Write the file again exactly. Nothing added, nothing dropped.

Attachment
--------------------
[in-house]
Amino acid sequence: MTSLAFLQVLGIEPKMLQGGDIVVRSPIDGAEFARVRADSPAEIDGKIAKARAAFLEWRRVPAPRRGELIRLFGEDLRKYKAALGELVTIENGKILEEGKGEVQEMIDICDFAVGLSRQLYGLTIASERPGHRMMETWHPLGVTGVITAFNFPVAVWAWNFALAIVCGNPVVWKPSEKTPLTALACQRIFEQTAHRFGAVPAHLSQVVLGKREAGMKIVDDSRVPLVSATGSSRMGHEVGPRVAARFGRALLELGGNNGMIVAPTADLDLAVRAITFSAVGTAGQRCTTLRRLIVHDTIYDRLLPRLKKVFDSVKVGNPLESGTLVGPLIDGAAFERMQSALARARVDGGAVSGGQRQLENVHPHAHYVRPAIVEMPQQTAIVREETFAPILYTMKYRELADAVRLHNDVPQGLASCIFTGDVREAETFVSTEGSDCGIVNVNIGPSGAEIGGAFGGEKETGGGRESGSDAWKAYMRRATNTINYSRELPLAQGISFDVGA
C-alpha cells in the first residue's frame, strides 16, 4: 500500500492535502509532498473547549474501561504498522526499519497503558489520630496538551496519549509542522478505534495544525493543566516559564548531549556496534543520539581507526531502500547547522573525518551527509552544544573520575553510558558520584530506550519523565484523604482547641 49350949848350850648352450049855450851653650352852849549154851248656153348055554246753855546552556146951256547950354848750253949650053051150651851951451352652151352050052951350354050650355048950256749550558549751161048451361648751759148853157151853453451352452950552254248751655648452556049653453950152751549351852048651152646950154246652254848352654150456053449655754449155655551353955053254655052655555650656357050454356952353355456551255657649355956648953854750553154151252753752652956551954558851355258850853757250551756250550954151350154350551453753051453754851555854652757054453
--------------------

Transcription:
[in-house]
Amino acid sequence: MTSLAFLQVLGIEPKMLQGGDIVVRSPIDGAEFARVRADSPAEIDGKIAKARAAFLEWRRVPAPRRGELIRLFGEDLRKYKAALGELVTIENGKILEEGKGEVQEMIDICDFAVGLSRQLYGLTIASERPGHRMMETWHPLGVTGVITAFNFPVAVWAWNFALAIVCGNPVVWKPSEKTPLTALACQRIFEQTAHRFGAVPAHLSQVVLGKREAGMKIVDDSRVPLVSATGSSRMGHEVGPRVAARFGRALLELGGNNGMIVAPTADLDLAVRAITFSAVGTAGQRCTTLRRLIVHDTIYDRLLPRLKKVFDSVKVGNPLESGTLVGPLIDGAAFERMQSALARARVDGGAVSGGQRQLENVHPHAHYVRPAIVEMPQQTAIVREETFAPILYTMKYRELADAVRLHNDVPQGLASCIFTGDVREAETFVSTEGSDCGIVNVNIGPSGAEIGGAFGGEKETGGGRESGSDAWKAYMRRATNTINYSRELPLAQGISFDVGA
C-alpha cells in the first residue's frame, strides 16, 4: 500500500492535502509532498473547549474501561504498522526499519497503558489520630496538551496519549509542522478505534495544525493543566516559564548531549556496534543520539581507526531502500547547522573525518551527509552544544573520575553510558558520584530506550519523565484523604482547641 49350949848350850648352450049855450851653650352852849549154851248656153348055554246753855546552556146951256547950354848750253949650053051150651851951451352652151352050052951350354050650355048950256749550558549751161048451361648751759148853157151853453451352452950552254248751655648452556049653453950152751549351852048651152646950154246652254848352654150456053449655754449155655551353955053254655052655555650656357050454356952353355456551255657649355956648953854750553154151252753752652956551954558851355258850853757250551756250550954151350154350551453753051453754851555854652757054453